One day, a woman went to get coffee, and it changed the course of Janelle Blouin’s life for the next three years.

This woman was one of Janelle’s friends, and at the coffee shop, the woman learned about CASA. After sharing this information with Janelle, Janelle immediately said, “Who wouldn’t want to do this work?” and began the process of signing up.

Janelle has always gravitated towards roles where advocacy stood at the forefront, and she has always dedicated her time and efforts to the betterment of those around her. Her volunteerism as a Truancy CASA began three years ago. She worked at a methadone clinic for two and half years, taking pride in supporting people who were trying to change their lives for the better. Her roots are in childcare, providing voices for the young people whose growth she nurtured each day. Even when Janelle worked in retail, she would never sell clothes that she would not buy herself!

“No matter what I am doing, I am always pouring out to others,” she said. 

This has remained true, even when Janelle has undergone unimaginable pain and loss of her own. As Janelle traveled down a path of darkness and grief, she found her way back to her purpose with a clearer lens. “I had discovered a newfound level of compassion and understanding,” said Janelle. She recognized that the pain and hurt can be all-consuming, and people may seek any sort of relief or outlet. Thankfully, Janelle had the support and resources she needed to begin healing.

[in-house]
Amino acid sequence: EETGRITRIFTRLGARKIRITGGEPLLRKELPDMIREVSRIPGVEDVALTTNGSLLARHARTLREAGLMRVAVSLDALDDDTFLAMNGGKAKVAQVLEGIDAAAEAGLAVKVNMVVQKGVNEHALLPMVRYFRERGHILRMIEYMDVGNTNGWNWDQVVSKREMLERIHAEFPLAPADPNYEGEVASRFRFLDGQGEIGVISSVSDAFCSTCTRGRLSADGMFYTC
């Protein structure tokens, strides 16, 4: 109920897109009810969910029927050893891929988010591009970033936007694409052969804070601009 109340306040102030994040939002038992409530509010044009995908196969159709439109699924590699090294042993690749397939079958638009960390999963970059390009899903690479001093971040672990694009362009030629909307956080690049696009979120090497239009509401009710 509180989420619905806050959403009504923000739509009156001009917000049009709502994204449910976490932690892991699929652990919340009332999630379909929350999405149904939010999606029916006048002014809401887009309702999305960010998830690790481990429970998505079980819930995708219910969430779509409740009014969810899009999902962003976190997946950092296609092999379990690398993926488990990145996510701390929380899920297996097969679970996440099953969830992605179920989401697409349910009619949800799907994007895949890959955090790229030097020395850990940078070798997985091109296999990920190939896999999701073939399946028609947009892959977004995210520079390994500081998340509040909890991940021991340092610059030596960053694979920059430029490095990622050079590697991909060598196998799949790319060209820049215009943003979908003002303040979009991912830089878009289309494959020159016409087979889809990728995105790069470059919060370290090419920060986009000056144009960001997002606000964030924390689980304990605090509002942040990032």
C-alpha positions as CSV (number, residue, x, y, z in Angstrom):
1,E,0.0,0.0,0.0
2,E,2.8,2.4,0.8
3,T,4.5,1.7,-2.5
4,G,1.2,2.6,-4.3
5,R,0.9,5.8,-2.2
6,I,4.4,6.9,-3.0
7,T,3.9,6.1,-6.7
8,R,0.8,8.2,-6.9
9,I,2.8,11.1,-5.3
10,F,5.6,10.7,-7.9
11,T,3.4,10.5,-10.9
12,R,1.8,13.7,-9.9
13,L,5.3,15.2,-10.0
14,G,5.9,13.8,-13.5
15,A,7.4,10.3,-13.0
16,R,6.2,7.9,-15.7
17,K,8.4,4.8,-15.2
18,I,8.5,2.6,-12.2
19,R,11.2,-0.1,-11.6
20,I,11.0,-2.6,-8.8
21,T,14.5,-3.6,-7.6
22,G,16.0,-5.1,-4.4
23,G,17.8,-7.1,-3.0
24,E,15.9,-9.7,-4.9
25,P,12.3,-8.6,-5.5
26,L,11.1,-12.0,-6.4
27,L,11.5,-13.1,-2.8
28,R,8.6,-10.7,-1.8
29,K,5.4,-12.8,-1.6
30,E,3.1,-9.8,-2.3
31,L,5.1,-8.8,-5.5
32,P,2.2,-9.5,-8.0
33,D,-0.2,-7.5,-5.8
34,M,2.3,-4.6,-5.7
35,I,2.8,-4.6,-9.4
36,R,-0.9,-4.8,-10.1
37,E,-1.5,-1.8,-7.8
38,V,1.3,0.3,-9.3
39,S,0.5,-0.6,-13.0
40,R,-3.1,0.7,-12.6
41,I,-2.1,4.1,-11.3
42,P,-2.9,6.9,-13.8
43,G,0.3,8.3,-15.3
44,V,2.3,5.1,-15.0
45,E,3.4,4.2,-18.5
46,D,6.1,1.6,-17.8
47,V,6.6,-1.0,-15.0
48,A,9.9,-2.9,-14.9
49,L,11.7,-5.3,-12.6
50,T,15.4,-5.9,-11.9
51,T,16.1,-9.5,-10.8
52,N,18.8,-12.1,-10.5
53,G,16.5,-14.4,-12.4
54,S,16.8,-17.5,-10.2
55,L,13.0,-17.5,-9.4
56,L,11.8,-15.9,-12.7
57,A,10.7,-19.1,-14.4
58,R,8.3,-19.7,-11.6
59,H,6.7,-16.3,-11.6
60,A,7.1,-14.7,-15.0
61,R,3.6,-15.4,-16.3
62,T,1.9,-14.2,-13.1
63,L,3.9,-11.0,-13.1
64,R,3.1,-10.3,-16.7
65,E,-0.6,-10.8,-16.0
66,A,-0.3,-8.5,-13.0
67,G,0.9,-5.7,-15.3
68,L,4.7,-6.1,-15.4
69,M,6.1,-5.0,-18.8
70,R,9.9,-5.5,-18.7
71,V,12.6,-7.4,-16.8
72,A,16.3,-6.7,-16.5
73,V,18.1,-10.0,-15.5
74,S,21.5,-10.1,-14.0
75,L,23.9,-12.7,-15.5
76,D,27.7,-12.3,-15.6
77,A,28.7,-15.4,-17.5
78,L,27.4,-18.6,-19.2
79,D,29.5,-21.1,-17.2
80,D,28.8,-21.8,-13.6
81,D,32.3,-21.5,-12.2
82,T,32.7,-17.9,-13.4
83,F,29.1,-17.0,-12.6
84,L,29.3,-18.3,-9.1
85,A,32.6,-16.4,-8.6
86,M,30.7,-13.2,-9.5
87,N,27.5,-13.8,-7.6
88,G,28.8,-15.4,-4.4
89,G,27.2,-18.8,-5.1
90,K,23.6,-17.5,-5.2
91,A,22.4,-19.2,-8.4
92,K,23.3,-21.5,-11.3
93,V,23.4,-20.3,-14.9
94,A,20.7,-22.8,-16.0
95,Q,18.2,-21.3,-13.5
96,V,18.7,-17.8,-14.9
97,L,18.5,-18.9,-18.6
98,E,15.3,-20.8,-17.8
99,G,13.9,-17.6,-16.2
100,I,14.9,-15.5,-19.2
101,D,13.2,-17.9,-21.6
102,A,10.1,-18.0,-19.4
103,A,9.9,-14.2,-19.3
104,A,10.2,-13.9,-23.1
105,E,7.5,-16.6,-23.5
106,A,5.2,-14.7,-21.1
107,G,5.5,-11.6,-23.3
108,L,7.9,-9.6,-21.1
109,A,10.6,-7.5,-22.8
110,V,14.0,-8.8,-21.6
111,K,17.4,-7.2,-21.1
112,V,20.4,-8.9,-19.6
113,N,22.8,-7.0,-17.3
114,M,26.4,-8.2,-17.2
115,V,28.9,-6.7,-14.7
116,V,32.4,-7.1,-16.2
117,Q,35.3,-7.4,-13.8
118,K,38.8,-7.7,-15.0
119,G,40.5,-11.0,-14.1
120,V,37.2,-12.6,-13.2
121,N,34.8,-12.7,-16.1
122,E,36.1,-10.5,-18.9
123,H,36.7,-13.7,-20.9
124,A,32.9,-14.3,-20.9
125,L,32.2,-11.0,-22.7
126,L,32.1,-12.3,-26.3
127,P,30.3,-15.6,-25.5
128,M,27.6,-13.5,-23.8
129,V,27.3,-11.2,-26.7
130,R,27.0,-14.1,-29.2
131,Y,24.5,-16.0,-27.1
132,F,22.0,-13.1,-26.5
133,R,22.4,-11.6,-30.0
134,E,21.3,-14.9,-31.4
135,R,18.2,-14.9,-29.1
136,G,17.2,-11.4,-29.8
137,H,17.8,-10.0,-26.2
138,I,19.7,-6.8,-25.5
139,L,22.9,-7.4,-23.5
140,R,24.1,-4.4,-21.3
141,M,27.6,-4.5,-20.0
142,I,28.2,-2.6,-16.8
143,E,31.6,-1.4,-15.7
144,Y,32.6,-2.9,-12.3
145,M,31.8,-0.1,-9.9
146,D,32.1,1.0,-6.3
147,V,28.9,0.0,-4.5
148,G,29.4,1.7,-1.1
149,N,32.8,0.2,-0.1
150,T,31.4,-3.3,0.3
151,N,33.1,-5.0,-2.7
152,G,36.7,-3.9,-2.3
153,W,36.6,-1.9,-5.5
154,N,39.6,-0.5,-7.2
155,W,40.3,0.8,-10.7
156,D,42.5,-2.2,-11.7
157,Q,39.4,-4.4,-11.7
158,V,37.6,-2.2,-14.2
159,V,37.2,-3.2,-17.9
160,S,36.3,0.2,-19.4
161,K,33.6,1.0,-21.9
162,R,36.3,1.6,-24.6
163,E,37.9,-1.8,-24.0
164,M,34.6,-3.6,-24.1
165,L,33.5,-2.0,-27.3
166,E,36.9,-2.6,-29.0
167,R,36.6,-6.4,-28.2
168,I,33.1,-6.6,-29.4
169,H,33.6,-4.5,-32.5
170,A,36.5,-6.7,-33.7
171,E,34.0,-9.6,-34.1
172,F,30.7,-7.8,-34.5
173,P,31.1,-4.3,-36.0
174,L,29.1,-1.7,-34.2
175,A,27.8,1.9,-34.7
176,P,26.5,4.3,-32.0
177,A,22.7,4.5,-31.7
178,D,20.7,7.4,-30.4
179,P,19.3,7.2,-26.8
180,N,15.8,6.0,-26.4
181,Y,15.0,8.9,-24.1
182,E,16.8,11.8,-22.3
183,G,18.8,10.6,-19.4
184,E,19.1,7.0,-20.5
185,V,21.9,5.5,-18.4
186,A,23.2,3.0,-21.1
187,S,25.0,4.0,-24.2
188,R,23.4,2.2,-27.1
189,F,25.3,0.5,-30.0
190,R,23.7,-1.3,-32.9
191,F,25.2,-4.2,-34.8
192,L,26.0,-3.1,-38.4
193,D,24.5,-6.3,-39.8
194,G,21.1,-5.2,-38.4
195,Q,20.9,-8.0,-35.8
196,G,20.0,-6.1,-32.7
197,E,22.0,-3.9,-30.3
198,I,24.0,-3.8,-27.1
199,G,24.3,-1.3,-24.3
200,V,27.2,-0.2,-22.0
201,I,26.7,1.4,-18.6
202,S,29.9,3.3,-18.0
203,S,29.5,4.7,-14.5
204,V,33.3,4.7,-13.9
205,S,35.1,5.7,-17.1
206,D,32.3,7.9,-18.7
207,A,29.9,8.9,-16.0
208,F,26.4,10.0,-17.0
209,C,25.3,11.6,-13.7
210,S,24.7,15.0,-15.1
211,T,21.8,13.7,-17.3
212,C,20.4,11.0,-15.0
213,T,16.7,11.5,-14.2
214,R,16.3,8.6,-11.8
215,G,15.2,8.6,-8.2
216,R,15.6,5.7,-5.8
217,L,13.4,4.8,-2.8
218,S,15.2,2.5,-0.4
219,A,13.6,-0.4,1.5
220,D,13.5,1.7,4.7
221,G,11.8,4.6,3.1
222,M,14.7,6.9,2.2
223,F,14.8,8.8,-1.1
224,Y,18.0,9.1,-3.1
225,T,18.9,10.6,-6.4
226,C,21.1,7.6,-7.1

“I had to get to know myself again,” said Janelle, “and this has been its own journey and project altogether.” Although Janelle’s career choices continued to change on this quest, her role as a CASA Volunteer remained a constant. 

Janelle said she strives for full transparency with her assigned CASA youth. “I can share my hurt,” Janelle said. “This youth has a big understanding of the world and as much as I have embraced her, she has embraced me back.” Janelle and her assigned youth have built a relationship upon these kinds of conversations and ultimately, they have helped each other grow. They view each other as equals, as friends. “That’s how cool I am,” said Janelle. “I get to be her friend.” 

They each continue to have their ups and downs, as no day, job, or CASA visit is perfect. However, when they need to refocus, Janelle is able to turn to her assigned youth and confidently say, “We can do this!”